A task group charged with looking at the County’s approach to care home visiting, during the pandemic, has met for the first time this week.
The task group was set up following advice from North Yorkshire County Council for care homes and supported living schemes to limit routine visiting during October to protect residents as Covid-19 infection rates surge across the county.
The recommendation followed warnings from North Yorkshire’s Director of Public Health, Dr Lincoln Sargeant,that the county needed to take early and decisive action to protect the lives of members of the community who were more vulnerable to Covid.
The county council’s director of Health and Adult Services, Richard Webb, wrote to care providers in September advising that routine visiting to care homes should cease from October 1 for a month out of concern for rising community transmission rates. However, he promised that the situation would be reviewed at the end of the October.
He also announced the setting up of a task group to see what, if anything, could be done to provide Covid-secure visiting options in the future.
He said: “We know how vital these visits are for residents and their families and friends and how important they are for people’s mental and physical well-being.
“Care providers across the county have undertaken a huge amount of work and shown continuing dedication to protect our care home residents and staff during the pandemic and, in recent months, when care homes were able to open up to visitors again.
“But we have seen infection rates rising to a worrying degree across the county, largely through household and community transmission. In the last month, we have also seen a growth in Covid outbreaks in care homes and more Covid admissions to our hospitals. Whilst we are working hard to contain and manage outbreaks, including within the care sector, we had to take immediate steps to protect our care home residents and to advise a halt to visiting while we examined a Covid-secure route to enable them to begin again and continue beyond October, if at all possible.”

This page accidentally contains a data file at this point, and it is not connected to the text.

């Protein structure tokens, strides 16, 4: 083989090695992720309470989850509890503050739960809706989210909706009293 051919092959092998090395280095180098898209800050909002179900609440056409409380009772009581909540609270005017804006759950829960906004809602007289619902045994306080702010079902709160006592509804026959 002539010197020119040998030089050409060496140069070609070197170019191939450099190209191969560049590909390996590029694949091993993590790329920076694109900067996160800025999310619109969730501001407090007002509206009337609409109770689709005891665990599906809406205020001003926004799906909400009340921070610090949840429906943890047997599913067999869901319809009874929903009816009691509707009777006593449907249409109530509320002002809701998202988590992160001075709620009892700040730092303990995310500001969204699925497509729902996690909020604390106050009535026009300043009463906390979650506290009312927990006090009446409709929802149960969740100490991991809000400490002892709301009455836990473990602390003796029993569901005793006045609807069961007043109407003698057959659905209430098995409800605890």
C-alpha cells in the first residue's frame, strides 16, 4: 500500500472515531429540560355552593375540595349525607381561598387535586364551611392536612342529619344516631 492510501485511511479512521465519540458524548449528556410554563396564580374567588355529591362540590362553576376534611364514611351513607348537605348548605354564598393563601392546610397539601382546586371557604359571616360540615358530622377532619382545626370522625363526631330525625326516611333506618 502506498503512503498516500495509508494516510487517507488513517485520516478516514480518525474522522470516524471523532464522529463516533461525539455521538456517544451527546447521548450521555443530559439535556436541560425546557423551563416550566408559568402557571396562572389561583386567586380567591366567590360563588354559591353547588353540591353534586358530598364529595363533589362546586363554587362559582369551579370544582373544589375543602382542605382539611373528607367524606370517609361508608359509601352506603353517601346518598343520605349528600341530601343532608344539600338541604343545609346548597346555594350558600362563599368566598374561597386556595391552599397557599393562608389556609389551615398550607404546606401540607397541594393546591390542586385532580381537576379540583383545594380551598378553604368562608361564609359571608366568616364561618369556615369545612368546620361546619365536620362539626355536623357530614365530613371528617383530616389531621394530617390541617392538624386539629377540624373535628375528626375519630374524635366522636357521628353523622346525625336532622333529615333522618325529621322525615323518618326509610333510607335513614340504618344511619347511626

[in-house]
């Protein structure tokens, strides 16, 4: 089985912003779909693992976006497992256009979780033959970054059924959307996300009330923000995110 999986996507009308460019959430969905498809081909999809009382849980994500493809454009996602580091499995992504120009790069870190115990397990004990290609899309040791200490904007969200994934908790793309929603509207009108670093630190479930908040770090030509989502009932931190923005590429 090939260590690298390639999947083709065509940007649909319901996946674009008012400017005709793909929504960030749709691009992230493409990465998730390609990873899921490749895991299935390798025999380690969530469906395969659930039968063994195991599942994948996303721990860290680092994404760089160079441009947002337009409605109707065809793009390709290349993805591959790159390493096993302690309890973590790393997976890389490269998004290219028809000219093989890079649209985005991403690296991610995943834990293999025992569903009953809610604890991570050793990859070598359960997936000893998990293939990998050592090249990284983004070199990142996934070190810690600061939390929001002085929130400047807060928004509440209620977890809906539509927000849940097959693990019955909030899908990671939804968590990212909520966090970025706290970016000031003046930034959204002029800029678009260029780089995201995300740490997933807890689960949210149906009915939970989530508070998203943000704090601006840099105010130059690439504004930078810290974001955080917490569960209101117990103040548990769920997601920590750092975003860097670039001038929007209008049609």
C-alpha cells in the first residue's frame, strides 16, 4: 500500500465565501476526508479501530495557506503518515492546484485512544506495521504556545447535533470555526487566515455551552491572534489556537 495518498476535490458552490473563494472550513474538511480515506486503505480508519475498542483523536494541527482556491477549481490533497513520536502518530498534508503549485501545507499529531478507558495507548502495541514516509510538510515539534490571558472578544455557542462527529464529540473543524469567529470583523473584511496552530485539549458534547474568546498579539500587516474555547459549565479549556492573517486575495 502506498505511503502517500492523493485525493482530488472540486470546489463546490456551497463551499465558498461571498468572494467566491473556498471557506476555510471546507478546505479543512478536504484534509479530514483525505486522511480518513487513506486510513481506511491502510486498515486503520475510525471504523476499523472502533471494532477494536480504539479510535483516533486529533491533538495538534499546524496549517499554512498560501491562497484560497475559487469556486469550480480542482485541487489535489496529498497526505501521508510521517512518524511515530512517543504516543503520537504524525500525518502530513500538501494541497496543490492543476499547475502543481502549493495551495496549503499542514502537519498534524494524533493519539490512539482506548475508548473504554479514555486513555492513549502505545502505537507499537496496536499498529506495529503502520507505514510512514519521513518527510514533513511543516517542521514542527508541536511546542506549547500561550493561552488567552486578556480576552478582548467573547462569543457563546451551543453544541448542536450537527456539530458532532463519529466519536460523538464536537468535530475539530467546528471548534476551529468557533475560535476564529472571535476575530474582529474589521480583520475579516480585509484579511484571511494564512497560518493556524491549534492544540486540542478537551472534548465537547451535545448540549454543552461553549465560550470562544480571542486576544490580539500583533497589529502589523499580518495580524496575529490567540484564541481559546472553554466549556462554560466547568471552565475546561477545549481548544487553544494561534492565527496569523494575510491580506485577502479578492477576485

This week the task group, which includes residents of care settings, family members, dementia experts and care provider managers as well as County Council Public Health and Social Care staff, met online for the first time to talk about how to support visits for people in different types of care settings, including people with learning, physical and sensory disabilities, older people and people with dementia and people with mental health issues.
They discussed their own experiences and observations of the impact of restrictions to visits on people and their loved ones. Some people on the group had not had any visitors in over six months, in spite of the easing of lockdown over the Summer.
Care providers also highlighted the challenges of a blanket, one size fits all approach to restricting visits.
The group also acknowledged the risks to residents that visiting could bring and talked about the need for more flexible approaches based on risk assessments for individual people and specific settings.
The task group, which will will meet again next week, began to explore the pros and cons and practicalities around solutions for trying to re-start visits. These included:
- Testing for designated visitors;
- The creation of a separate place outside of the main care setting building for visits;
- The need for additional resource in care settings to support visiting and going out into the community
Richard Webb said: “This was a really positive meeting and members of the task group welcomed the opportunity to tell their personal stories of the hardship and impact in terms of people’s mental well-being of stopping visits.
Everybody at that meeting also acknowledged the challenges of protecting residents from Covid but showed great focus on finding solutions to enable visits if at all possible beyond October.
“My own preference is for regular Covid testing for designated visitors. However, given the current capacity issues with the national testing programme, it is difficult to guarantee this approach will be practicable at the present time.”
Care homes are still currently encouraged to allow window visits for all residents so that family members, friends and residents can still see each other, alongside greater use of remote contact by telephone and other technology.
At the same time, it has asked care providers to support residents to be able to take trips out from home, although ideally outdoors and wearing face masks for protection.
The County Council has also reviewed its North Yorkshire additional Covid payments to care providers and will be extending its current extra support into October. It is also advising that PPE will be provided nationally on a free basis to the care sector.